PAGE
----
Dub Ramsel Talks About his Stories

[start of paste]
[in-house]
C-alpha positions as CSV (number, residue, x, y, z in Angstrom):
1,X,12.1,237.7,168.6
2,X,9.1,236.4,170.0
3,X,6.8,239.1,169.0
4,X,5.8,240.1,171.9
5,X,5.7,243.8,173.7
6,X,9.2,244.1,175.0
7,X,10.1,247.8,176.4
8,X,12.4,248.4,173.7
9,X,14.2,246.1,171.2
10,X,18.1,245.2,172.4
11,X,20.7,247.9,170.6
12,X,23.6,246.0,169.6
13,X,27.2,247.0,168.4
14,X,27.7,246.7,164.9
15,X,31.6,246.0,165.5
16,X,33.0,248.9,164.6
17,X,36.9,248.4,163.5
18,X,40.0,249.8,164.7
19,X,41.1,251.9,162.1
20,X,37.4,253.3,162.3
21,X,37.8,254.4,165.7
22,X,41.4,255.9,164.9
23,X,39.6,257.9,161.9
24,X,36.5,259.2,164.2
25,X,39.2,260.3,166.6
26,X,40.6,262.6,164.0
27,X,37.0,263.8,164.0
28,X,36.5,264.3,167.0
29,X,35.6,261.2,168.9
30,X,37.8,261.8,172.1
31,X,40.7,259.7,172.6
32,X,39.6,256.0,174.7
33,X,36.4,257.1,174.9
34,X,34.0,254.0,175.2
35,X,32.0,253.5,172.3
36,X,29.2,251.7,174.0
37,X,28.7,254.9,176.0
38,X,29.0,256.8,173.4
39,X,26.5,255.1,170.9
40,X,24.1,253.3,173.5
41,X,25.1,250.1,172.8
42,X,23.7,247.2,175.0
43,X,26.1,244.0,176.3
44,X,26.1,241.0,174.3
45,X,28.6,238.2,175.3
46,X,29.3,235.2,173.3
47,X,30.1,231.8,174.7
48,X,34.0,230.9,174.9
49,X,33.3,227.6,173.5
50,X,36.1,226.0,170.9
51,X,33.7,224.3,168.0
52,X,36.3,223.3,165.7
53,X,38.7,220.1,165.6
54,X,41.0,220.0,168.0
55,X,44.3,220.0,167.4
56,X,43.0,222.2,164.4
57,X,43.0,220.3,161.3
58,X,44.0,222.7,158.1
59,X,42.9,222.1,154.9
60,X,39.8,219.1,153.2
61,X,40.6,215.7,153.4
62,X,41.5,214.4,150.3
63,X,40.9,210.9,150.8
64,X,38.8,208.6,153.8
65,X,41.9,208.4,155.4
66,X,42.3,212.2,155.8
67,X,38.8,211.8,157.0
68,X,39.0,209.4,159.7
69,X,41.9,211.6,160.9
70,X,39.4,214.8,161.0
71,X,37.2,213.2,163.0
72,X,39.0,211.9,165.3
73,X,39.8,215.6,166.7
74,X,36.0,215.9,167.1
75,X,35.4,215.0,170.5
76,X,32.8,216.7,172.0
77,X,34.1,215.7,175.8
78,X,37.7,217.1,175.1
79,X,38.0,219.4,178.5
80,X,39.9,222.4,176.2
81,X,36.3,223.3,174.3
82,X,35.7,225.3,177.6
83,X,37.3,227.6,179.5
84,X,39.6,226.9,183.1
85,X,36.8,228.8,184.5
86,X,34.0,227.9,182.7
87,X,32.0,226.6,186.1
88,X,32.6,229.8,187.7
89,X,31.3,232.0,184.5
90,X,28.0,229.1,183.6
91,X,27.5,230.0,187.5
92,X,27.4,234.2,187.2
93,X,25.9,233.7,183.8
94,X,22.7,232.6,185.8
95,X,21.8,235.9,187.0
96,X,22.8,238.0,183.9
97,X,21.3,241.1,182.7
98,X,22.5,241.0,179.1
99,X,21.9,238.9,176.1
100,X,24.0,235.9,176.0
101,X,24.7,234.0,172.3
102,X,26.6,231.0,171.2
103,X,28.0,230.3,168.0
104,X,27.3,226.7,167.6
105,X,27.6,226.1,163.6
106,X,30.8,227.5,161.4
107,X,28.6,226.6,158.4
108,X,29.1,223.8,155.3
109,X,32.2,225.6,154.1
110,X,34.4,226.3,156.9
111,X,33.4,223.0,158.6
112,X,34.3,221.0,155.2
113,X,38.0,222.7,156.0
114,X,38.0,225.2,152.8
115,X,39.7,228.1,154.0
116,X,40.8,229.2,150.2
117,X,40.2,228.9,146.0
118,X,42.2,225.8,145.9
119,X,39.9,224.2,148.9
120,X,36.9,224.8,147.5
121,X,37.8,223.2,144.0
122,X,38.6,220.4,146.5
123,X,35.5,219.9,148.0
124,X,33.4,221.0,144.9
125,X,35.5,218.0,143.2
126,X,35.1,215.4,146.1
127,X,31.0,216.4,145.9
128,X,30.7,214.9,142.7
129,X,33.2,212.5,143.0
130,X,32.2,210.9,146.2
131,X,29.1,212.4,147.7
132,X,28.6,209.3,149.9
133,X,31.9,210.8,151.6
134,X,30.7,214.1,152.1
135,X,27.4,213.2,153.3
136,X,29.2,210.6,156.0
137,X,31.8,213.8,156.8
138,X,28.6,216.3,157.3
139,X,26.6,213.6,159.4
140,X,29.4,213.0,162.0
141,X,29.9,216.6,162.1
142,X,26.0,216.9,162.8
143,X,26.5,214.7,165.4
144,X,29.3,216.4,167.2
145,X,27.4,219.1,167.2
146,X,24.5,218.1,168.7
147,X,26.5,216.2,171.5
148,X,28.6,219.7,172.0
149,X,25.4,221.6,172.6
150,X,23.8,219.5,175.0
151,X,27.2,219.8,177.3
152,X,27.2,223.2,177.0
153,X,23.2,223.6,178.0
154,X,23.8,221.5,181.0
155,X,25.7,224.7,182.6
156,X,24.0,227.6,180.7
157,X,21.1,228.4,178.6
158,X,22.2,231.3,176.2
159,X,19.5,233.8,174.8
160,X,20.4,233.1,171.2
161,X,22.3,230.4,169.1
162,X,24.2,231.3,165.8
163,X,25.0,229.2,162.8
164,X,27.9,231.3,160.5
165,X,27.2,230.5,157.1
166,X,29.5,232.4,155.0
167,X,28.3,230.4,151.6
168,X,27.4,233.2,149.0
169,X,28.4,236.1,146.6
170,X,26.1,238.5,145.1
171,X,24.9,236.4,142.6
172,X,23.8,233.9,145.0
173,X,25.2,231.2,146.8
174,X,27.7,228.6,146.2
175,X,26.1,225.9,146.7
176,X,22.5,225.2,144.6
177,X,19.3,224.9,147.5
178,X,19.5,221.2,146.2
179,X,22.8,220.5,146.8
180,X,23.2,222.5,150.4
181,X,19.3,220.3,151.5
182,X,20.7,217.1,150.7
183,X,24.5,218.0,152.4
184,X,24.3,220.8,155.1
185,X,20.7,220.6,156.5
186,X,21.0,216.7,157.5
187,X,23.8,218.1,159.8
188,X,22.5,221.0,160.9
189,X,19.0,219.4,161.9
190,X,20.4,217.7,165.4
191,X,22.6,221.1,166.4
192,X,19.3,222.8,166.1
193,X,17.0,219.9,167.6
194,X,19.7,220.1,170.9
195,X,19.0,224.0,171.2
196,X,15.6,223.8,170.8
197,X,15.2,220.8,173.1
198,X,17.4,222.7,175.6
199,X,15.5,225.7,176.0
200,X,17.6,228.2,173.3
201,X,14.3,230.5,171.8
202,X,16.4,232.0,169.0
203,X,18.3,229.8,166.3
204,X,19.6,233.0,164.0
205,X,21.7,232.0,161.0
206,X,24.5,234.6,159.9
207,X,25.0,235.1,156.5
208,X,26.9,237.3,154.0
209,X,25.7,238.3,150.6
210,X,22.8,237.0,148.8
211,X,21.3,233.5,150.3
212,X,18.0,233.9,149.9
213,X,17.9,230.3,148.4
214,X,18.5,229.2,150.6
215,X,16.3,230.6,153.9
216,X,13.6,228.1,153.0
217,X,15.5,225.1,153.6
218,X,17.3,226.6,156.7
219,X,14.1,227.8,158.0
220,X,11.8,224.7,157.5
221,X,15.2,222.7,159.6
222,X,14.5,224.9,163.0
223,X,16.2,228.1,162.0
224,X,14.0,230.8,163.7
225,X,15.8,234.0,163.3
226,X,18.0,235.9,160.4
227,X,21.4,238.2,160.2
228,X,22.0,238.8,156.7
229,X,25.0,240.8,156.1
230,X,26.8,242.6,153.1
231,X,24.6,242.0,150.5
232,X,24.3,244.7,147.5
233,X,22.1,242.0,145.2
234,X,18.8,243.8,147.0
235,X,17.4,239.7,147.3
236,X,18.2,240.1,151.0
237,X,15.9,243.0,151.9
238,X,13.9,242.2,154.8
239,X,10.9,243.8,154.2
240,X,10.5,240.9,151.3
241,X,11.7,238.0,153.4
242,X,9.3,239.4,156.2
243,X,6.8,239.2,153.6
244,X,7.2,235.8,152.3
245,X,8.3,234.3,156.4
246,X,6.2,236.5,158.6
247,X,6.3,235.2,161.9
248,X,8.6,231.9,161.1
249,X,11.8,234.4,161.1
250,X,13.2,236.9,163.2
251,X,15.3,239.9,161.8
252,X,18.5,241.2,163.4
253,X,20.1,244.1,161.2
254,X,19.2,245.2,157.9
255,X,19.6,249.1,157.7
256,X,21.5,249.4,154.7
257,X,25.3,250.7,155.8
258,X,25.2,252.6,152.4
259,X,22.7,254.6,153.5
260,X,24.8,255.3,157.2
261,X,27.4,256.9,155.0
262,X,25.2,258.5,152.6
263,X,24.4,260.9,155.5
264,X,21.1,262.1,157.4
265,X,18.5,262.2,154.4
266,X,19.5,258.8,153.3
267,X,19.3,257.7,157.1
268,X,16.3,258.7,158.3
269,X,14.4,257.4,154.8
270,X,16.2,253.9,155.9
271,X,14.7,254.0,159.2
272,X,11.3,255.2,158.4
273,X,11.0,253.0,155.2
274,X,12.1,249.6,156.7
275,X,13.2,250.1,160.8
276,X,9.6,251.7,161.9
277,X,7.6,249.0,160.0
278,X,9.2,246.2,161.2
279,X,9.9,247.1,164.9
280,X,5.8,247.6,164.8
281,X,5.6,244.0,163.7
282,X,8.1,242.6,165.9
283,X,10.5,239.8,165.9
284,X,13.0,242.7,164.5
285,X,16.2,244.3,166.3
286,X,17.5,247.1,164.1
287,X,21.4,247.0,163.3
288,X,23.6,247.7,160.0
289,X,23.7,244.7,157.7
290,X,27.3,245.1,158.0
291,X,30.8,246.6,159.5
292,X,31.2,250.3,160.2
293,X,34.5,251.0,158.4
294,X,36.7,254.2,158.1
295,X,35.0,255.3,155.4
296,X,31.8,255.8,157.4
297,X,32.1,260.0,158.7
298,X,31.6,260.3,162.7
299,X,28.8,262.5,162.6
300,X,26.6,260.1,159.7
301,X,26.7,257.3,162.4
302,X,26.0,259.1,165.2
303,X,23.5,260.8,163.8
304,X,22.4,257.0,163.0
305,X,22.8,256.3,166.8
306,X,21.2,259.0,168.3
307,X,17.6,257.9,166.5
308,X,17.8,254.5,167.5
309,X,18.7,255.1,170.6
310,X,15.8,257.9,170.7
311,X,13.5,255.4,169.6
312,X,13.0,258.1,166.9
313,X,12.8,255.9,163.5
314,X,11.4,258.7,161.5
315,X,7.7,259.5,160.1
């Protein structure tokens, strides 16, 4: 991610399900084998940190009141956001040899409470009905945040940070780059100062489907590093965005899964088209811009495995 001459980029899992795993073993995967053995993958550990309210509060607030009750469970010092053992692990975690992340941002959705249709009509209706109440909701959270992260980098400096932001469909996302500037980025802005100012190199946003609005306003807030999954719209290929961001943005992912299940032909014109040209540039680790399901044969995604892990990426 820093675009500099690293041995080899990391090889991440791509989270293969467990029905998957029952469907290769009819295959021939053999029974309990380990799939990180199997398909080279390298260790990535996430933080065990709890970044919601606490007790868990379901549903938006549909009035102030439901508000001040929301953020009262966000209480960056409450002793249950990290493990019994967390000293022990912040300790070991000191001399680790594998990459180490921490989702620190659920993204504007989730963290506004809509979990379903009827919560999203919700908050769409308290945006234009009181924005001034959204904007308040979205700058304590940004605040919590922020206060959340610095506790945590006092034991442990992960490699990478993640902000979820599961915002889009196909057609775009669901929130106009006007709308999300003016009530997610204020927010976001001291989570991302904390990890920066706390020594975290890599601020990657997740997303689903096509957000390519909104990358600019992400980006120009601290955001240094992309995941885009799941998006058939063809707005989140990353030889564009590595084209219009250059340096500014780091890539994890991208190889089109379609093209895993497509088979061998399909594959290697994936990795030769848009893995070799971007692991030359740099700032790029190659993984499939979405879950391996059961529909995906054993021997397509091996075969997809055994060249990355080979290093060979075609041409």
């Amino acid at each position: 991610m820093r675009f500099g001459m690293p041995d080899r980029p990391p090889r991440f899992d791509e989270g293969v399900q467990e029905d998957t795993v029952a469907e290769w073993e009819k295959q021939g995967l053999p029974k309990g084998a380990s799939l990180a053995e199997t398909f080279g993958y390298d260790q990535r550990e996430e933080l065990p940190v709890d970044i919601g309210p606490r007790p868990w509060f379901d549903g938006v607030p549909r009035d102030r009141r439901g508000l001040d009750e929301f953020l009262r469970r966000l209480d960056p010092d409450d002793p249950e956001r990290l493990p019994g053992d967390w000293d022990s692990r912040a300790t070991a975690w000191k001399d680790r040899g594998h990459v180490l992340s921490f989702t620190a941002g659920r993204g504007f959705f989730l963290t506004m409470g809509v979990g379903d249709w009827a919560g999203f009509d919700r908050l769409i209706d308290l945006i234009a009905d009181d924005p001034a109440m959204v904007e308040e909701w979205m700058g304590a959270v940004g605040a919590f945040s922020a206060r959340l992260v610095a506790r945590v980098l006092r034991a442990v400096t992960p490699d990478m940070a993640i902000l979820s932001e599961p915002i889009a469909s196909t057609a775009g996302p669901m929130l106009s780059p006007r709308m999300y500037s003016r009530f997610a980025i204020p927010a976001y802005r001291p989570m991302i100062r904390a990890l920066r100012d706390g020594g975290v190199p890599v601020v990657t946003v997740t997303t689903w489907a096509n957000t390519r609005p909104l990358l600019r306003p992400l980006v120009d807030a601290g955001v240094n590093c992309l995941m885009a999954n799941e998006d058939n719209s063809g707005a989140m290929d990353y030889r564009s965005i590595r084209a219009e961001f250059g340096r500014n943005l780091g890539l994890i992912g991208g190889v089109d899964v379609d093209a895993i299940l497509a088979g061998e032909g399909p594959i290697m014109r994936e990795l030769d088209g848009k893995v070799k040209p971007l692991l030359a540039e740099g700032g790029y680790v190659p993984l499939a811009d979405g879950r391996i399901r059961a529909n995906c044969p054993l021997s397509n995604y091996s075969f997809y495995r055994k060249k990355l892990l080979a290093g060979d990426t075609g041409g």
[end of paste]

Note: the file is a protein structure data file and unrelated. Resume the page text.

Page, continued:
These stories cover a period from early 1950s to the late eighties. These stories have come from my memory with an occasional quote from some Williamson County residents. When I arrived to Williamson County in 1952, Georgetown, like most other small communities were dependent on Agriculture almost entirely. When the farmers made good crops the local merchants did business. Golds Department Store, Ben Neuman and Hoffman's sold new clothes. W.G. Lord and later Bennie Draeger sold Ford Products, Buster Compton sold Chevies and Oldsmobiles and Buicks. Carl Dunn sold Pontiacs and General Motor Trucks. Ralph Freund sold Cadillac’s and Truehart had Studebakers and Chryslers. The Georgetown Oil Mill was about the largest payroll in town. The two Cotton Gins and many other gins from around the County supplied cotton seed for their oil Milling. They used the pressed seed after the oil was extracted to make a 22 percent protein feed for livestock. They also prepared rations for all types of livestock. A lot of small grain, mill and corn were purchased from the farmers and then sold back to them and the ranchers Three Way Grain put in a large feed mill with storage facilities and cut into the Oil Mill business and finally managed to close them down. The feed mill employed a lot of folks mainly from the south end of town. The County was divided in that livestock was raised mostly in the western half of the County and row cropping was done mostly in the eastern half. Up until the 1940's Williamson County was the top producing county in cotton. Then the bole weevil and the irrigation moved most of the cotton to west Texas. Southwestern University has been in Georgetown since "old Nick was a pup" and his been a large contributor to the economy of the City, but there were hard times for them. Then the former students began getting rich and made large gifts to them. Gene Longiano was the egg man in the town and he told me had to carry them on credit for extended periods of time during the fifties. Then Austin became a high tech city and people began moving in to Georgetown to live. This helped the economy considerably, It also created traffic jams. It is what is known as a "Bed Room Community", and the population has multiplied ten fold. Most of the farming and ranching today is done by part time producers. Some are still doing it on a large scale if they can lease enough land to work with. Land prices have escalated ten fold along with the population and you might say it is the "Hobby Farmer and Rancher" doing most of the farming and ranching.